In the frame of the Second European Stratospheric Arctic and Midlatitude Experiment an intensive program of spectral measurements of global solar UV radiation was organized at several European sites, extending from middle latitudes to the Arctic Circle, in March 1995. Before starting the intensive measurements, a 2-day intercomparison was performed at each site with a traveling spectrophotometer to ensure consistency and comparability between the instruments and their measurements during the period of the study. The collected data were used to investigate the variability of solar ultraviolet irradiances at high and middle latitudes during a period of considerably varying ozone levels. The ratio of the UV erythemal irradiance to UVA irradiance was used to exclude the interference of clouds and other wavelength independent factors. Finally, a simple statistical analysis of the data showed that the variability of UV erythemal dose due to clouds can be at least of similar importance to that induced by the variability of total ozone.
November 19, 2020 /Sports News – Local What’s the ceiling for UC, BYU, Marshall, Coastal & Liberty? Tags: BYU Cougars Football/College Football Playoff Associated Press FacebookTwitterLinkedInEmailThe current AP Top 25 features five unbeaten teams from outside the Power Five conferences: No. 7 Cincinnati, No. 8 BYU, No. 15 Coastal Carolina, co-No. 15 Marshall and No. 21 Liberty.This unusual season has created an opportunity for those teams to climb the rankings. But many of their toughest games were canceled, providing fewer opportunities to prove skeptics wrong.The postseason bowl system tends to favor big-name schools from wealthy conferences. Next week’s College Football Playoff rankings will mean a lot to some of these overlooked unbeaten teams. Written by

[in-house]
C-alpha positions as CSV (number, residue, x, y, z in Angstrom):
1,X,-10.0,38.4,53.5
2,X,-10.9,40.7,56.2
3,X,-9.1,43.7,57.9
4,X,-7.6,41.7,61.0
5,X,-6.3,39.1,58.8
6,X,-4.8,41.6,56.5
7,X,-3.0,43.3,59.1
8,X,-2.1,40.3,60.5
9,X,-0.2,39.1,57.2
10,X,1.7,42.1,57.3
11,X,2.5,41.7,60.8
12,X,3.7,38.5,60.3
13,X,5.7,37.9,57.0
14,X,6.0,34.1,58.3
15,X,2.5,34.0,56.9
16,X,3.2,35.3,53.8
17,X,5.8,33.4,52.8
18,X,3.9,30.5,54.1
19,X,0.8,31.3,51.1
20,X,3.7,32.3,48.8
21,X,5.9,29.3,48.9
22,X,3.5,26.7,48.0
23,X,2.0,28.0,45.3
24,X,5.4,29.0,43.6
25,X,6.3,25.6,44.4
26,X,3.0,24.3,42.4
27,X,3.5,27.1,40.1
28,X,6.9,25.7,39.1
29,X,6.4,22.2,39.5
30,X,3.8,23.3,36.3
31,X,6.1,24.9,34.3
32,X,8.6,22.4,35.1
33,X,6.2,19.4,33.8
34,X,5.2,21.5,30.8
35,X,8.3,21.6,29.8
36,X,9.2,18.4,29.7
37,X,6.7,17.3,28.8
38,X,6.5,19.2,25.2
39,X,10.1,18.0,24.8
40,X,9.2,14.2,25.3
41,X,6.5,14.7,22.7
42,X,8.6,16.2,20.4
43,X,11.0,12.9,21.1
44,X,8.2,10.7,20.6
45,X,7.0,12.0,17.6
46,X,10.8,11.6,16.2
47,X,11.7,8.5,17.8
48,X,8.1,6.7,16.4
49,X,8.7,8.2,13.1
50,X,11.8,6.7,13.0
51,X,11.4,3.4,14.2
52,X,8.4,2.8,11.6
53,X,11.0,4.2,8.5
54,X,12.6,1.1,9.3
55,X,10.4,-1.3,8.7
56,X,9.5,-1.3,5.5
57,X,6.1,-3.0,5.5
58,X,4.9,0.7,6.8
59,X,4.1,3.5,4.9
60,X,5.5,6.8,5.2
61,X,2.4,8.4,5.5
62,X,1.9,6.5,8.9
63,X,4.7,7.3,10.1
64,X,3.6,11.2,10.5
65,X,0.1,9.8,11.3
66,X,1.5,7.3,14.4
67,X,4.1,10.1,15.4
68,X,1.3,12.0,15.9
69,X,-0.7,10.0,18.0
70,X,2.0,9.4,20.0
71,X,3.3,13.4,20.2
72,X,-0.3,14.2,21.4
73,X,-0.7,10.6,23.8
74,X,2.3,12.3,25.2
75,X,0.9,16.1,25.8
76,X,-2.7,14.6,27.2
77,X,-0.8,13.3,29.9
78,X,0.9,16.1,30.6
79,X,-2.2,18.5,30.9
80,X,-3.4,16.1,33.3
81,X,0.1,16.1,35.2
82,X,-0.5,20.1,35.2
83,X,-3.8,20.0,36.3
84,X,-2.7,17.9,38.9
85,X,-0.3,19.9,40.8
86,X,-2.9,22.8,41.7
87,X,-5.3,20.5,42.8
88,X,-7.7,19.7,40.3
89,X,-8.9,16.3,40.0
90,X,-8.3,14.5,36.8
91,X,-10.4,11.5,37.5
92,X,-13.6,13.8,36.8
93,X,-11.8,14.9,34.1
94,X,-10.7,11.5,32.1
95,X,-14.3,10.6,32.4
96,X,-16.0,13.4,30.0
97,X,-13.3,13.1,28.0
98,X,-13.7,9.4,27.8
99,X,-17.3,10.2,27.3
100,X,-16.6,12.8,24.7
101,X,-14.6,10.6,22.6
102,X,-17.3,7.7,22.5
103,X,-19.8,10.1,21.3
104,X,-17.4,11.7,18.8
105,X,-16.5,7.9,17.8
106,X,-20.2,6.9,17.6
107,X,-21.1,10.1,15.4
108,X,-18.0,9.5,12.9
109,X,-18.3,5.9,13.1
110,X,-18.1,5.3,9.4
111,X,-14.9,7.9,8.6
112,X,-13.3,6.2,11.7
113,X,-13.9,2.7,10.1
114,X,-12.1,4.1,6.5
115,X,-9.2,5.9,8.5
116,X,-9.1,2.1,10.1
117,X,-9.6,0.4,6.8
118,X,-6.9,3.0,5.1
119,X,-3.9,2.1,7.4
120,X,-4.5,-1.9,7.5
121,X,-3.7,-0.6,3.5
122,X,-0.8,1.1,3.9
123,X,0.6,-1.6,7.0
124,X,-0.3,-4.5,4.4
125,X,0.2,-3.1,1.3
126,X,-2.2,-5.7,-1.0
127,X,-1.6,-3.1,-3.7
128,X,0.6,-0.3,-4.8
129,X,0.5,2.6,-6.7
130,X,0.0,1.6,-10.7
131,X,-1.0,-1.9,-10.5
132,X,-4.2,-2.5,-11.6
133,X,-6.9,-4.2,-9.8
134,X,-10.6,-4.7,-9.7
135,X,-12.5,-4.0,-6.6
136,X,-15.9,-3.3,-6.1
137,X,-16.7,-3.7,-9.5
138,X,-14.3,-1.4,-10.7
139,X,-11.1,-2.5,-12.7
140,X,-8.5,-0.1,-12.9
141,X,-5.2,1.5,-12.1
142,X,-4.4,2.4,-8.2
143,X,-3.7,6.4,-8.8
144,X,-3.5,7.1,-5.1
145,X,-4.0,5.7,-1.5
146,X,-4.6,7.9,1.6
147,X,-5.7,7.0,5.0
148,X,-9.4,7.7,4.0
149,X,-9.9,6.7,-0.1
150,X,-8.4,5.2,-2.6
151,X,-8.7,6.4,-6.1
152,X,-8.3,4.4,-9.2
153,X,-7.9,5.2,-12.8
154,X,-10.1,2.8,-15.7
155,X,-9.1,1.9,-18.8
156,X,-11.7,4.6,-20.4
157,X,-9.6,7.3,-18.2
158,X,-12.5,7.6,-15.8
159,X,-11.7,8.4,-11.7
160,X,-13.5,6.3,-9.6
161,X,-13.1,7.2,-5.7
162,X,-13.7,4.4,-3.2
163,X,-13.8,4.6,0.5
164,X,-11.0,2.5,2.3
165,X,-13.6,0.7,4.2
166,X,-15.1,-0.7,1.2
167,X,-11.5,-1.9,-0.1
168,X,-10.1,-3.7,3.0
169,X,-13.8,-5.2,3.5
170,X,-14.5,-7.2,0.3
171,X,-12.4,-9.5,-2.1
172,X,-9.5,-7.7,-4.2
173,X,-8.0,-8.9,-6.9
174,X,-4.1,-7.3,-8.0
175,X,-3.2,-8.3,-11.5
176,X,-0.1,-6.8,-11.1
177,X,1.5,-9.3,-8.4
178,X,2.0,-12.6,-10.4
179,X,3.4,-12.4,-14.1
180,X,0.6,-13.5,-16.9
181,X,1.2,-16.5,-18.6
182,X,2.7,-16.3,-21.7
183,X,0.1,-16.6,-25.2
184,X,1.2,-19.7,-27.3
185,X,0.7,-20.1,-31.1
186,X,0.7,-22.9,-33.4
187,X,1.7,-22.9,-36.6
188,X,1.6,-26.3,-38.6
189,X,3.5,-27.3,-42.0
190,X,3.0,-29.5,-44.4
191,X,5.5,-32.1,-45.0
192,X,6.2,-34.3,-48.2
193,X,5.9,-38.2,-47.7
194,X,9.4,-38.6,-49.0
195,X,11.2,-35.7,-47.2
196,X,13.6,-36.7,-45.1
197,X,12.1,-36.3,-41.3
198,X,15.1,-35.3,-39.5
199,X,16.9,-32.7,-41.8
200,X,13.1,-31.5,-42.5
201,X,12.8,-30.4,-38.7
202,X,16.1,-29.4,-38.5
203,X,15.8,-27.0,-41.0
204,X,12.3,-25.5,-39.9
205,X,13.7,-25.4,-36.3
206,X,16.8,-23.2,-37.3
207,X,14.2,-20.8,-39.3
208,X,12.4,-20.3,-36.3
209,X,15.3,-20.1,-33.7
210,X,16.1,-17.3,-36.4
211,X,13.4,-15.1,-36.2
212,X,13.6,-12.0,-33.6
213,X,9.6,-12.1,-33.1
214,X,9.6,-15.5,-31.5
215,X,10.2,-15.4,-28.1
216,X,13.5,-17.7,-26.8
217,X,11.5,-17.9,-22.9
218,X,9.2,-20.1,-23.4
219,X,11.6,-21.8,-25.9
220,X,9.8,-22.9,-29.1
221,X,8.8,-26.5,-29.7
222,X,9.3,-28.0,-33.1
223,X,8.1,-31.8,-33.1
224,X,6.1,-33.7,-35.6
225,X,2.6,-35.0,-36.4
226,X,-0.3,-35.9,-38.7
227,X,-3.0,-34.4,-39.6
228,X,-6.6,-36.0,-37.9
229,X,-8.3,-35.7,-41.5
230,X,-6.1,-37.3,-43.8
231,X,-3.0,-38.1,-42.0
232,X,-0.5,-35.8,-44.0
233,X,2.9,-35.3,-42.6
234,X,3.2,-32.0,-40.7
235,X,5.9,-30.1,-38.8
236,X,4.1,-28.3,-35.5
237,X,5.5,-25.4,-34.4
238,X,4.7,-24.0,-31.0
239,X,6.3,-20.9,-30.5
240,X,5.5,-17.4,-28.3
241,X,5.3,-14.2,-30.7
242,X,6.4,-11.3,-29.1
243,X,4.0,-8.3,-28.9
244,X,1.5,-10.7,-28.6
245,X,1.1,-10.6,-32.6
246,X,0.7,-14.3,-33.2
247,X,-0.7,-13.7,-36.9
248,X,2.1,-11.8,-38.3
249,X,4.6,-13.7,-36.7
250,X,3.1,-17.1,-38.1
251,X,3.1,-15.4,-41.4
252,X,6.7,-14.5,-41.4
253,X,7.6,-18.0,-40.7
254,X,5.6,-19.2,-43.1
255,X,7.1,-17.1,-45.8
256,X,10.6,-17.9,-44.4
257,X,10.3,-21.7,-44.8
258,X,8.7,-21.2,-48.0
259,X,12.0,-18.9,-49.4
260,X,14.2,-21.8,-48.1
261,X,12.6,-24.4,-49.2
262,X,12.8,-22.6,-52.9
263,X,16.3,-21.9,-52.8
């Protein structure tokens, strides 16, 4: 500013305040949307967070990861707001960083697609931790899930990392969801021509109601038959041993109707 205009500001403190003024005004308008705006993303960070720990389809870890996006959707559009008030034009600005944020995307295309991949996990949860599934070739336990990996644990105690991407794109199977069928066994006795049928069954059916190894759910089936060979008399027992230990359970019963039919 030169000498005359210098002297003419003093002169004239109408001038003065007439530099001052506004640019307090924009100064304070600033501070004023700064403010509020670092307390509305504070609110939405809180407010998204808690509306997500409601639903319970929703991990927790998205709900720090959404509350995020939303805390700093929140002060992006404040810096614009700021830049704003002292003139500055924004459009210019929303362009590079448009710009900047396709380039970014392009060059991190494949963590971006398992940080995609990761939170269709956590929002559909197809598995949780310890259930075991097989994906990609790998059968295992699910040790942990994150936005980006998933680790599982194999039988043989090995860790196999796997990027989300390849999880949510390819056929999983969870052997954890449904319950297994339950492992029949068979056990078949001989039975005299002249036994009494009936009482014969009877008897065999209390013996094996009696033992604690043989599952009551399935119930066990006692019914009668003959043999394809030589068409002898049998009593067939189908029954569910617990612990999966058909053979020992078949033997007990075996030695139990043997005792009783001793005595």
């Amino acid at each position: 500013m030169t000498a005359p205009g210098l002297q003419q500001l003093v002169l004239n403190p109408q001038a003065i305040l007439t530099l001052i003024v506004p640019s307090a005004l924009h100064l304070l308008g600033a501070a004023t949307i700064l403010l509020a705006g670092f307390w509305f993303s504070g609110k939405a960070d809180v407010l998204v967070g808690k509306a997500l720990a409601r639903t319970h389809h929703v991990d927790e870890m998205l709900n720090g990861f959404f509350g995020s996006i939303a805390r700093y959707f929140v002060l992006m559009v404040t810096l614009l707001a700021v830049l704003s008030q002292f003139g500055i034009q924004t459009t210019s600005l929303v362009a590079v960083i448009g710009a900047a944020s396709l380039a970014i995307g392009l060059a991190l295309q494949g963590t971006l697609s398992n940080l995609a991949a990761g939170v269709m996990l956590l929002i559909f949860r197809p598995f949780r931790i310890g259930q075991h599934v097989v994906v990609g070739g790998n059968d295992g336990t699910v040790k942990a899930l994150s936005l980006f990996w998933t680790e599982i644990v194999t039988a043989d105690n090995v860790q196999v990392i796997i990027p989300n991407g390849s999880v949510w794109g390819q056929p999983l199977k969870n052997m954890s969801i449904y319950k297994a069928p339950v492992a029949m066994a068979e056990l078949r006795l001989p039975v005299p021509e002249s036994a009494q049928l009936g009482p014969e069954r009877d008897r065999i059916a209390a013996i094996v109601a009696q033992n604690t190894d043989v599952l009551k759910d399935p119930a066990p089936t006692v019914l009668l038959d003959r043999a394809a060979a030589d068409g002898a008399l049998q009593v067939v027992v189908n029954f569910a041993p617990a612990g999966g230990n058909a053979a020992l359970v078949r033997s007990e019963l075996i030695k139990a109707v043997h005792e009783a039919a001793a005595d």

The 2019 cohort of 101 Rhodes scholars will be the most geographically diverse in the Trust’s 116-year history.For the first time, the class of scholars will include two Global Rhodes Scholars. The new scholarship was announced in February, and the first offered by the Trust to be open to applicants from all over the world.This year’s Global Scholars are Olga Romanova from Russia and Adam Abebe from Ethiopia. Applications for this year’s scholarships came from 32 countries.Romanova, a current Harvard student, specialises in bio-engineering and is working on developing a temperature correlation model, which she intends to implement in a wearable device for paediatric cancer patients. Abebe studies at the University of Pennsylvania, focusing on international development through research into the Malawi population affected by HIV and AIDS and the impact of Chinese investment on Ethiopian infrastructure.The 2019 cohort includes scholars from two new Rhodes constituencies, East Africa (Uganda, Tanzania, Rwanda, South Sudan, and Burundi) and Saudi Arabia.This class will also be the largest, having grown from 83 scholars in 2013. A spokesperson for the Trust told Cherwell that they anticipate the number of scholars expanding further over the coming years.CEO and Warden of the Rhodes Trust, Dr Elizabeth Kiss said:“It enables us to create a community of friendship and shared discovery that brings together young people from all over the world, ensuring that our Scholars are equipped to approach the world’s most complex questions with curiosity, a cooperative spirit and the ability to cross boundaries, challenge stereotypes and break down walls.“I am extremely grateful to all the generous donors who have supported the launch of these expansion Scholarships and look forward to continuing our efforts to secure funding for additional Scholarships.”In February, a spokesperson for the University told Cherwell: “The Rhodes Scholarships have been important to the University of Oxford since they started in 1903. They have led to many international postgraduate students being able to study here, and we are delighted that the new Global Scholarships allow for their reach to be even greater in terms of where Scholars can come from around the world.”